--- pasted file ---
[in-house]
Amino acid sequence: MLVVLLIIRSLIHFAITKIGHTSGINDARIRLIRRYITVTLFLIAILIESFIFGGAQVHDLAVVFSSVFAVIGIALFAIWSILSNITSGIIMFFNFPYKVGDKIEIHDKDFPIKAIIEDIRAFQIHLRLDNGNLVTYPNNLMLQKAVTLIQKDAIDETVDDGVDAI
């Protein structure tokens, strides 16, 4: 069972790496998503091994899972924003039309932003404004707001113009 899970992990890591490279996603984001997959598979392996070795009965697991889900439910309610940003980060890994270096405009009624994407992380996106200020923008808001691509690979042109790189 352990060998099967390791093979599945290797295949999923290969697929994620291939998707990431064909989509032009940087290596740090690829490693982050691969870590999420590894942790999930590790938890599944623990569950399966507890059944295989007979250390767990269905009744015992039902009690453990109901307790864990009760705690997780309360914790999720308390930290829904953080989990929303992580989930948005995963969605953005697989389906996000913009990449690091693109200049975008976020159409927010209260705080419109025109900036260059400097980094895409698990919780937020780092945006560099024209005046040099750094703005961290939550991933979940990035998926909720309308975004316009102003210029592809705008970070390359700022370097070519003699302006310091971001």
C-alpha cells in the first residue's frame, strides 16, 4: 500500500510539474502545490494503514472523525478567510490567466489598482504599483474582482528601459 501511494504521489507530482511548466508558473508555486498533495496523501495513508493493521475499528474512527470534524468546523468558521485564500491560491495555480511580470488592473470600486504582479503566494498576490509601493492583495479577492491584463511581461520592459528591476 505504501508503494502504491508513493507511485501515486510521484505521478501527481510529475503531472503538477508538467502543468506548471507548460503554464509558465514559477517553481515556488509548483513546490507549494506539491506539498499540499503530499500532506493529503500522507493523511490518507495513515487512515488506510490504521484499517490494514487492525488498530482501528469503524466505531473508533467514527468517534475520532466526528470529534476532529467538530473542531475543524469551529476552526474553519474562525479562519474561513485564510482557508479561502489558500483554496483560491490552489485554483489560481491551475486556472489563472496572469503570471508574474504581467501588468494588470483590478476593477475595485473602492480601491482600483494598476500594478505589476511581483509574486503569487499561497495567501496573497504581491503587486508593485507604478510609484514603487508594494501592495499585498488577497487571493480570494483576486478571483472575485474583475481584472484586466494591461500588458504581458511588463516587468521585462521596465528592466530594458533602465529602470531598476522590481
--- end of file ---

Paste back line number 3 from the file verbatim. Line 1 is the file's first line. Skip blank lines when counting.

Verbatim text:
């Protein structure tokens, strides 16, 4: 069972790496998503091994899972924003039309932003404004707001113009 899970992990890591490279996603984001997959598979392996070795009965697991889900439910309610940003980060890994270096405009009624994407992380996106200020923008808001691509690979042109790189 352990060998099967390791093979599945290797295949999923290969697929994620291939998707990431064909989509032009940087290596740090690829490693982050691969870590999420590894942790999930590790938890599944623990569950399966507890059944295989007979250390767990269905009744015992039902009690453990109901307790864990009760705690997780309360914790999720308390930290829904953080989990929303992580989930948005995963969605953005697989389906996000913009990449690091693109200049975008976020159409927010209260705080419109025109900036260059400097980094895409698990919780937020780092945006560099024209005046040099750094703005961290939550991933979940990035998926909720309308975004316009102003210029592809705008970070390359700022370097070519003699302006310091971001």